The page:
During that same period, I was also putting together a fantasy look for my own avatar and purchased some items from a store that had the exact same problems described above. I purchased a body harness where each strap, although appearing identical just mirrored, was a separate sculpt map and texture. There was a chain across the front, each link in the chain was it's own 1024x1024 sculpt map and 1024x1024 texture.The whole thing had to be like 30-50 sculpted prims, each with its own 1024x1024 sculpt map and 1024x1024 texture.

 It looked fantastic but was murder on framerates, and I said as much in my review of it.

 This creator also sent me a message. This one was a positive message. They said the information I'd provided was eye-opening and that they would be using this feedback in creating their next product. As they switched to mesh they began releasing content that was far and away better looking than their old sculpted work, but also much lighter on textures.


 They released a mesh version of that same body harness and despite looking far more detailed than the old one it uses only 3 textures, total. And that's only because it includes spec and normal maps. I will name this creator, Dais Abonwood, because everyone should shop at their store, Dark Prophet Designs.

 And that's why I speak up about these issues. Not because I'm out to destroy someone's business, or try to humiliate them or whatever. If I comment at all it's because you're doing something right, and I want to see you improve.

Friday, March 3, 2017

Draw Weight Revisited

Draw Weight Revisited

About two years ago I wrote an article showing how, with some modding chops, it was possible to drastically reduce avatar draw weight. I posted this image, showing how I cut my fantasy style minotaur woman avatar down to about a quarter of the original draw weight.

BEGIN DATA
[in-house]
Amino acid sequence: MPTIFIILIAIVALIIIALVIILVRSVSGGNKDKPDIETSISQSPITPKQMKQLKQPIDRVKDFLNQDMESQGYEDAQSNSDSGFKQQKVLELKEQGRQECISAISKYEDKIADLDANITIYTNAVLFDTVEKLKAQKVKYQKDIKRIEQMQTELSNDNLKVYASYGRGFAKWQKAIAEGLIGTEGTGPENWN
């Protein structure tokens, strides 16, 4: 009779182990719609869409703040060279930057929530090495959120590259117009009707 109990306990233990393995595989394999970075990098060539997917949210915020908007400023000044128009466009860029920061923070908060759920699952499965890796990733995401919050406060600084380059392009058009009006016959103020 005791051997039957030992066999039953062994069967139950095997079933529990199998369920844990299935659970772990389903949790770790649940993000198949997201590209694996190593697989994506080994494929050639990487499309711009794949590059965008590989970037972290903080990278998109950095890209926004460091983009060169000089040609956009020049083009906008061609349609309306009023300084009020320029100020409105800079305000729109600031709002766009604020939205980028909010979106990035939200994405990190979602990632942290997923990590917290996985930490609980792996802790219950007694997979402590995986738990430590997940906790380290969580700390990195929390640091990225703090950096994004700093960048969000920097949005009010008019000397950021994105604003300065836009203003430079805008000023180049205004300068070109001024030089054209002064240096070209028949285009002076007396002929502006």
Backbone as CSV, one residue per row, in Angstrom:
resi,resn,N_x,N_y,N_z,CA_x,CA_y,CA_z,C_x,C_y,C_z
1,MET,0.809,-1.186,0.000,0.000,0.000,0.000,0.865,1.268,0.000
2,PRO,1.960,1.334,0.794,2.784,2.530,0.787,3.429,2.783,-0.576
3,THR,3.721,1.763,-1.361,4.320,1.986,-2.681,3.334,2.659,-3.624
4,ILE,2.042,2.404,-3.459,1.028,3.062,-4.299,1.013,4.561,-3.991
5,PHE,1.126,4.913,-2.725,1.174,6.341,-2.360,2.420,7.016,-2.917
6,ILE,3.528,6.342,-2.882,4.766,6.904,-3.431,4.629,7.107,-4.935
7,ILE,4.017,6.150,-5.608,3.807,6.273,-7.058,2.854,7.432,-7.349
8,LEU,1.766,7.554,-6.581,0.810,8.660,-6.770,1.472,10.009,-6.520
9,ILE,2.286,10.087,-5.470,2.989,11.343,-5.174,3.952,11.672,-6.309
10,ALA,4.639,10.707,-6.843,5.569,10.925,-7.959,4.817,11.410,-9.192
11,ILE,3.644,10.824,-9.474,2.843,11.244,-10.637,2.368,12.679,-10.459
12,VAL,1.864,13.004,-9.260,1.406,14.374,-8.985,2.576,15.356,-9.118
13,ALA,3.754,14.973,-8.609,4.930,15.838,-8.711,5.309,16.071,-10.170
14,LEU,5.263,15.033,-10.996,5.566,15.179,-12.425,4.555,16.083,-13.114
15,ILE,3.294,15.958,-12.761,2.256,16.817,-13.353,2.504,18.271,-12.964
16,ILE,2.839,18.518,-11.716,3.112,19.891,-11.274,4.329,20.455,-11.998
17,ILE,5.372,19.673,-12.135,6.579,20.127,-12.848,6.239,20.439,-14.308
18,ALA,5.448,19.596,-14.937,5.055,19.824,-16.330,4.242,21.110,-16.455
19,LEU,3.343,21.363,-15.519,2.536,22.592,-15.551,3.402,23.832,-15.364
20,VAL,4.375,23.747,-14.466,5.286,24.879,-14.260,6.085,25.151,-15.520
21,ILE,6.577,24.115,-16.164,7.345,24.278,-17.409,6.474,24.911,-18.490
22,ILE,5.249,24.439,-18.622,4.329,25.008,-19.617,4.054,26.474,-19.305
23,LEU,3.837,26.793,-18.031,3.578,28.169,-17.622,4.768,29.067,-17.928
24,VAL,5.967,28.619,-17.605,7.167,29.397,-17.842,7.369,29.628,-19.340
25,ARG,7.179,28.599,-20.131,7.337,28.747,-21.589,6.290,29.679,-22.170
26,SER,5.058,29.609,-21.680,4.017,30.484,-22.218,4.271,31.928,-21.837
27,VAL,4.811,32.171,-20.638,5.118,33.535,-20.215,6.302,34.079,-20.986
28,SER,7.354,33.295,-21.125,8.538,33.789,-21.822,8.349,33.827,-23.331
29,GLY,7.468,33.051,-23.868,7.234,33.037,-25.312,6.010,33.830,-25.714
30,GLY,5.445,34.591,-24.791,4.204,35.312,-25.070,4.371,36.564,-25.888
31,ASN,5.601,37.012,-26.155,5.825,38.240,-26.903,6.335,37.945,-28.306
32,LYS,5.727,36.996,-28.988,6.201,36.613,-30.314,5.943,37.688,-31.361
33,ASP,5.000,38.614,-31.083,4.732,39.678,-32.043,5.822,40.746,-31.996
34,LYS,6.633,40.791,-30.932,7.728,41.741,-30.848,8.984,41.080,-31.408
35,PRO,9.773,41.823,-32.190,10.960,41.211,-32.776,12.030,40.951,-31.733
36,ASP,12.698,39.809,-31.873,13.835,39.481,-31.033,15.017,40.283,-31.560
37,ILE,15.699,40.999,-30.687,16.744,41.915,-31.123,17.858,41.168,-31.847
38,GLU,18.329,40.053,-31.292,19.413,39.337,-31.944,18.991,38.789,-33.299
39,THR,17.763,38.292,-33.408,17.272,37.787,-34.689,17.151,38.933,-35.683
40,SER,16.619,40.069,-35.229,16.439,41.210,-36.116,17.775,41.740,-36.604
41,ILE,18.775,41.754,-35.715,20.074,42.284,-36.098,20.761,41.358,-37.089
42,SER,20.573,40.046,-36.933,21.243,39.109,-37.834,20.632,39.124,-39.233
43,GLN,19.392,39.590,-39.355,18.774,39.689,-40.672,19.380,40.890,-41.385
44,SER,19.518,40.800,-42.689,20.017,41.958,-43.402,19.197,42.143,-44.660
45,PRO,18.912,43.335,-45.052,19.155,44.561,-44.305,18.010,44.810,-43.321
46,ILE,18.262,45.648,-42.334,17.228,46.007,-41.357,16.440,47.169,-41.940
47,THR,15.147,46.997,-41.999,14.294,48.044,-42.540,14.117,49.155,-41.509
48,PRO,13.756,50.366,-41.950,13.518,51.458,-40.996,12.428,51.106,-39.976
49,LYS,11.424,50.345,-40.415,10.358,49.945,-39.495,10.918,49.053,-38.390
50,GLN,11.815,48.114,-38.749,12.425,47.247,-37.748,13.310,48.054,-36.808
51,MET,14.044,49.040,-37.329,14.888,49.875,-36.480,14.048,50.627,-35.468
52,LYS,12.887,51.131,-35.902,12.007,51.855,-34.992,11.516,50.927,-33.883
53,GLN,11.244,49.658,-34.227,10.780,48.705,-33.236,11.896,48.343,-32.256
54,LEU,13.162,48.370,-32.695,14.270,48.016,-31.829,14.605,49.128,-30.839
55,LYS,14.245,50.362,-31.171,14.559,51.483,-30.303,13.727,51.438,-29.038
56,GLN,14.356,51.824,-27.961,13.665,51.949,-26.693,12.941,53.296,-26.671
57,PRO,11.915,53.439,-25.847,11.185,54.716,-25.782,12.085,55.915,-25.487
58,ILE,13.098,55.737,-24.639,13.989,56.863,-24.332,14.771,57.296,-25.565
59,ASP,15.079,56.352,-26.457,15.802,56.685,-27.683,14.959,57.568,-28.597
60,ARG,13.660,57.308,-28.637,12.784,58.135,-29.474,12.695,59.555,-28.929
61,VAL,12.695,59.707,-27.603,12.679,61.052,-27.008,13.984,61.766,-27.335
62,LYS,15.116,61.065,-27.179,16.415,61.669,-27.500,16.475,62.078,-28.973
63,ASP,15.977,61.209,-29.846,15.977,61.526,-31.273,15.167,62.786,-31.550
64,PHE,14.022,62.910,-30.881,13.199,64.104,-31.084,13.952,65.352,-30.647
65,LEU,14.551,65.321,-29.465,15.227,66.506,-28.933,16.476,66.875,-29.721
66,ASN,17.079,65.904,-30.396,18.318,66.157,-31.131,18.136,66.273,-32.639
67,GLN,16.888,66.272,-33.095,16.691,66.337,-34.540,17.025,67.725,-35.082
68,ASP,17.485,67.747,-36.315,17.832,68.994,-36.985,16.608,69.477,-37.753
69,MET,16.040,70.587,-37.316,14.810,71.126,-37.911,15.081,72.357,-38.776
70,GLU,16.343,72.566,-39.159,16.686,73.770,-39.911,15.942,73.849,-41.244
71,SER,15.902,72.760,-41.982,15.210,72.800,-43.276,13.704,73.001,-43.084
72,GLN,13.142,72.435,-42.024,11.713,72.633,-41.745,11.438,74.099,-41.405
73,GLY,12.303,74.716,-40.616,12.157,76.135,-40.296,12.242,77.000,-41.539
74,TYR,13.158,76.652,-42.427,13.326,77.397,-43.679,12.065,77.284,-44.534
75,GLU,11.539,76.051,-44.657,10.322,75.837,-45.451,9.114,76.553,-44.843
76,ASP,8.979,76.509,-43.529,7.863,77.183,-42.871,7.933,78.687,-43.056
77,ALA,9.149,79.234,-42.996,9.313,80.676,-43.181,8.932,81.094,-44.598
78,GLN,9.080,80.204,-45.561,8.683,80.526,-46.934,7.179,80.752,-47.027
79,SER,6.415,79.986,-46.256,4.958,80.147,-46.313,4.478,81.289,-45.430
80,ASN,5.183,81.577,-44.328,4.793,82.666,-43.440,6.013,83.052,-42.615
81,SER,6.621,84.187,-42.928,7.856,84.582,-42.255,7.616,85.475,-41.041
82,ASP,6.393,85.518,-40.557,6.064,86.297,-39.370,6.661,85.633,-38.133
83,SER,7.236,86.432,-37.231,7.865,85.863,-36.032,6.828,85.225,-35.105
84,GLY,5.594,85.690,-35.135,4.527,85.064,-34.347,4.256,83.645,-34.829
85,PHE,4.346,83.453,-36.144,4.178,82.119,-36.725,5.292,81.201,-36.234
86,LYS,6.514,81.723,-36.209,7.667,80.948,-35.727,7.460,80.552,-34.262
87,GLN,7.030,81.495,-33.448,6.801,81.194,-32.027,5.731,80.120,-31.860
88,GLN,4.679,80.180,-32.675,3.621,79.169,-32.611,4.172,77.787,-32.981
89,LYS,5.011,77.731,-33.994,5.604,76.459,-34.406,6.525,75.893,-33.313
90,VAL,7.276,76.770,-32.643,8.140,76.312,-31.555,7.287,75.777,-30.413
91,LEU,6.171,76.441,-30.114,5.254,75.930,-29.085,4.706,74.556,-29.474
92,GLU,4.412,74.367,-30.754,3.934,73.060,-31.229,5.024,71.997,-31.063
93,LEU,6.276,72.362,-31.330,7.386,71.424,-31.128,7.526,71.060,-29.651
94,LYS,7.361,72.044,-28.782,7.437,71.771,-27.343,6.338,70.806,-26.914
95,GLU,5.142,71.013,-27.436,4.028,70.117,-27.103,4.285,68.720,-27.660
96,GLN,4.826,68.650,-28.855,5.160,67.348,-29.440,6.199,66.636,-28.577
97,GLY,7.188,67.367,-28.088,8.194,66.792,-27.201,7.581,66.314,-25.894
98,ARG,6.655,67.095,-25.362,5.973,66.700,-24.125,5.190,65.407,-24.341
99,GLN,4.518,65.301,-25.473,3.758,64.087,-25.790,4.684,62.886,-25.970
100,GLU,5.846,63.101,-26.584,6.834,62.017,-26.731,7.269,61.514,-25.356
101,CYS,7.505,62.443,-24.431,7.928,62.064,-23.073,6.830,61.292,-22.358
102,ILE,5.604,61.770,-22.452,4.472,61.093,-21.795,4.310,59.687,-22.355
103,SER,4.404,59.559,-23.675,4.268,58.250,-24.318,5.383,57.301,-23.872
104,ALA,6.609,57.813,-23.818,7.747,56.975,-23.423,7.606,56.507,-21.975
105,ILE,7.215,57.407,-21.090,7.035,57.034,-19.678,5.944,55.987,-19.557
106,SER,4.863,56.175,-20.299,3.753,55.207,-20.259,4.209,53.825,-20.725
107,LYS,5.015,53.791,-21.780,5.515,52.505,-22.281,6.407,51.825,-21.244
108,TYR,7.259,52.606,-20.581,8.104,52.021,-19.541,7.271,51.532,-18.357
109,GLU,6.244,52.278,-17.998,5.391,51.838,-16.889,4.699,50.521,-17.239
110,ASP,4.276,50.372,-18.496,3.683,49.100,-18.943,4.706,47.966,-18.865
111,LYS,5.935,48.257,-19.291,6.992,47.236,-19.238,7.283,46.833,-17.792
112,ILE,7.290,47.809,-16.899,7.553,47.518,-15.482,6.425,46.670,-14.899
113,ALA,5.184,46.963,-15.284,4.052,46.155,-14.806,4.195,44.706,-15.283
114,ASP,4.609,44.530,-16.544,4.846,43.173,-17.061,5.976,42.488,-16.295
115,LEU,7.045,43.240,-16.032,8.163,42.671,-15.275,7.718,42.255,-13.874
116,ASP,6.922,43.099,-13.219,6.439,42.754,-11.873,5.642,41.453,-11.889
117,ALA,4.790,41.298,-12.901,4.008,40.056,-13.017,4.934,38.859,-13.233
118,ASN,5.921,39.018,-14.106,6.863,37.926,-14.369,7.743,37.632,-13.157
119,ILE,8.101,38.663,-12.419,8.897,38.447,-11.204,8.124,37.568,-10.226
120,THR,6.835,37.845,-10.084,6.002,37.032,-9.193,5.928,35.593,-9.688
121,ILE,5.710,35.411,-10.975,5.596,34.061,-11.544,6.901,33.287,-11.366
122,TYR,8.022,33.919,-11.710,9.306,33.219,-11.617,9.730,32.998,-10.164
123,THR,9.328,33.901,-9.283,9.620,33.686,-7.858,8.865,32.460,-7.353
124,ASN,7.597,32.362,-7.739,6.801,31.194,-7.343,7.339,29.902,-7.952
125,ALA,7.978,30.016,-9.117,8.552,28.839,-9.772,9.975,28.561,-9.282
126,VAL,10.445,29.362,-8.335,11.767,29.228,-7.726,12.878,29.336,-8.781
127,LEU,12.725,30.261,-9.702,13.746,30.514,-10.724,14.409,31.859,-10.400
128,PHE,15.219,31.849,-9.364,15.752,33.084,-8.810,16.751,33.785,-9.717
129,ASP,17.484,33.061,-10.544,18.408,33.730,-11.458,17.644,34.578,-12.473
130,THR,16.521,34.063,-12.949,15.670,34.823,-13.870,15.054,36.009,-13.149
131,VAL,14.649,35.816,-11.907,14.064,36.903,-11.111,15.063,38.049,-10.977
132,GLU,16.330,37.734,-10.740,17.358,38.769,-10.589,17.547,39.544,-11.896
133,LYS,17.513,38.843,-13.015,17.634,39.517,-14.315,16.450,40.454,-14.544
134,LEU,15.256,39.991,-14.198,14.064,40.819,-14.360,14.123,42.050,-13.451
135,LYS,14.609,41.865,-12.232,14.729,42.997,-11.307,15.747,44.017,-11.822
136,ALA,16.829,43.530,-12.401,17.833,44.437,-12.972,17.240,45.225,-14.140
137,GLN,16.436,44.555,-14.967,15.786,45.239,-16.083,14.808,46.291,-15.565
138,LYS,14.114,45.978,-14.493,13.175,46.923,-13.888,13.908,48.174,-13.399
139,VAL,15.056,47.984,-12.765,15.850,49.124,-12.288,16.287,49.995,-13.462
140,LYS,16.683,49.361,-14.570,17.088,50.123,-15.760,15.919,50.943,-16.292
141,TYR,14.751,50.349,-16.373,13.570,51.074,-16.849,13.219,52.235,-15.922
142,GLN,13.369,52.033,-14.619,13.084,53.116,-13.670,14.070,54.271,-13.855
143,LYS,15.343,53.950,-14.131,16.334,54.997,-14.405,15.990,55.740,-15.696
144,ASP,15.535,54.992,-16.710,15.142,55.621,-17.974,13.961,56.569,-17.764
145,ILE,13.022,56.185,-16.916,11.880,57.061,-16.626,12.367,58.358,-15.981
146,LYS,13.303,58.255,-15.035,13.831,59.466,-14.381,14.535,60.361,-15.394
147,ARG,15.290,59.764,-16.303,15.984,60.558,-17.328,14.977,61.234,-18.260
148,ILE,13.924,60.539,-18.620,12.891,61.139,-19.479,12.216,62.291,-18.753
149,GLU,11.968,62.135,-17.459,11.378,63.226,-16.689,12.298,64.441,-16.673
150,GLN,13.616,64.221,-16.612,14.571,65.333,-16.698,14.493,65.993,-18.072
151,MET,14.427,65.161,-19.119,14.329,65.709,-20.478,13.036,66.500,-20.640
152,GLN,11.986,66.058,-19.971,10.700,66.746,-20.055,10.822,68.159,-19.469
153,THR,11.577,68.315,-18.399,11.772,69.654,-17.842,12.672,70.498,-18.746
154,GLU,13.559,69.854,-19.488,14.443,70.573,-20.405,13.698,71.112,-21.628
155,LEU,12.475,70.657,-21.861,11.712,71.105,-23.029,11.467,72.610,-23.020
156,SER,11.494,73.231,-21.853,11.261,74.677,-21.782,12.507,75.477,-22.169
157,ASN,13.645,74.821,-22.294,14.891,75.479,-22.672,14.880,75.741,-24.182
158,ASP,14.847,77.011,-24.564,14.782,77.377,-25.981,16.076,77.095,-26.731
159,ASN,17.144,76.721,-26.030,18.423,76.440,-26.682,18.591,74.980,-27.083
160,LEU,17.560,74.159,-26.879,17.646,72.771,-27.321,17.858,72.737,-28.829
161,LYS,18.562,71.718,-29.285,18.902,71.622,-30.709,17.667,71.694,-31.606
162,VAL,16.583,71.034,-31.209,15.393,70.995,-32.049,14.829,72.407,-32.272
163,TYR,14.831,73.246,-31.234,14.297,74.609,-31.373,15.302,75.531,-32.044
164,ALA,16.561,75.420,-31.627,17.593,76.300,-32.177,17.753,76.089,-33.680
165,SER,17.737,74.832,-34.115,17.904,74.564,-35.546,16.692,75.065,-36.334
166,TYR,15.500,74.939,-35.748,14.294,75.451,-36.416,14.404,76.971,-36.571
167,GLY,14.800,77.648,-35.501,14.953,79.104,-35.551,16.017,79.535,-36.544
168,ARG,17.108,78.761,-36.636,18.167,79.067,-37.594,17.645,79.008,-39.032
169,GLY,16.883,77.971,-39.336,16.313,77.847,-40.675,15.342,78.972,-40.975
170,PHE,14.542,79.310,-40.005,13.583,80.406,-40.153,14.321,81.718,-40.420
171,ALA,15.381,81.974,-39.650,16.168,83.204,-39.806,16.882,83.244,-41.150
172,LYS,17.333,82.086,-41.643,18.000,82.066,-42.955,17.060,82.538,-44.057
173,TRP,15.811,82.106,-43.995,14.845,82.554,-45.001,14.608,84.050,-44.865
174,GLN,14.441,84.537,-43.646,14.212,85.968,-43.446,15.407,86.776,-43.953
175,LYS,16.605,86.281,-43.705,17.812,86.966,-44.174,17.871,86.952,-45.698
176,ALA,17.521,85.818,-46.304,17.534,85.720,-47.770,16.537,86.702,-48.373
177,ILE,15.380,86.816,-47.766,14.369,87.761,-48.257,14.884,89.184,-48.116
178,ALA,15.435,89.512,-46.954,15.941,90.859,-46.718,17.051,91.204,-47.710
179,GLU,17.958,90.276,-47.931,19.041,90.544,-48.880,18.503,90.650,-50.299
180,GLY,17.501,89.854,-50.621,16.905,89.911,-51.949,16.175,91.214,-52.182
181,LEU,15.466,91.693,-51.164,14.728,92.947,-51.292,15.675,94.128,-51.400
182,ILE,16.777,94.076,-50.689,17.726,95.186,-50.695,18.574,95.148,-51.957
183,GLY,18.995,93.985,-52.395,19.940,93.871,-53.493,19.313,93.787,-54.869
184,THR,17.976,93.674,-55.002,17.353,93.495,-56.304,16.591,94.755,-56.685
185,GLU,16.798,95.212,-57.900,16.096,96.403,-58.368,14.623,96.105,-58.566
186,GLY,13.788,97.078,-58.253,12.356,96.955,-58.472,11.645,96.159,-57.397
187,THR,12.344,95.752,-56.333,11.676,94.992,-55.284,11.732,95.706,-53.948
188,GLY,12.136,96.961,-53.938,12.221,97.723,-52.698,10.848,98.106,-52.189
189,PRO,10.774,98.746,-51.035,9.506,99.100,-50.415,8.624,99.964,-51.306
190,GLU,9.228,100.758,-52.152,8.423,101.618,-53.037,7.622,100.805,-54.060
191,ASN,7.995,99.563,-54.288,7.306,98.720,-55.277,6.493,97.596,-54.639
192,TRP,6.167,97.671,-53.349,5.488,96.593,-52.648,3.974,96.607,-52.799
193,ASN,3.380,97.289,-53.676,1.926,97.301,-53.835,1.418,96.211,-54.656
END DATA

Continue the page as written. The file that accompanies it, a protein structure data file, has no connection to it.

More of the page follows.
Recently, I got the fantasy bug again and decided to dust off that old avatar and update it.

I purchased the Nana fitness body from ::dev::, the creator of which was willing to sell me a modifiable version when I asked, which included hands and a mesh head using Bento, and had a couple of features I've been constantly astounded are lacking from other mesh bodies. Namely, the left and right arm are separate texture faces, meaning they can have two different textures, and the mesh hands are separate attachments!


 Because of this, I was able to put an underarmour texture on the right arm and while I used the included bento hand for the left arm, the armoured right arm instead has a heavy mesh glove. I've always been going for this ancient gladiator style armour look to my minotaur outfit and these details made it so much better.


 On top of that, there was a fitmesh bikini top I was able to mod into a scale mail top, I don't think it looks as good as the PFC scale mail bikini, but being fitmesh it fits perfect and I can use physics with it. And with the texture work I put into it, I don't think it looks bad.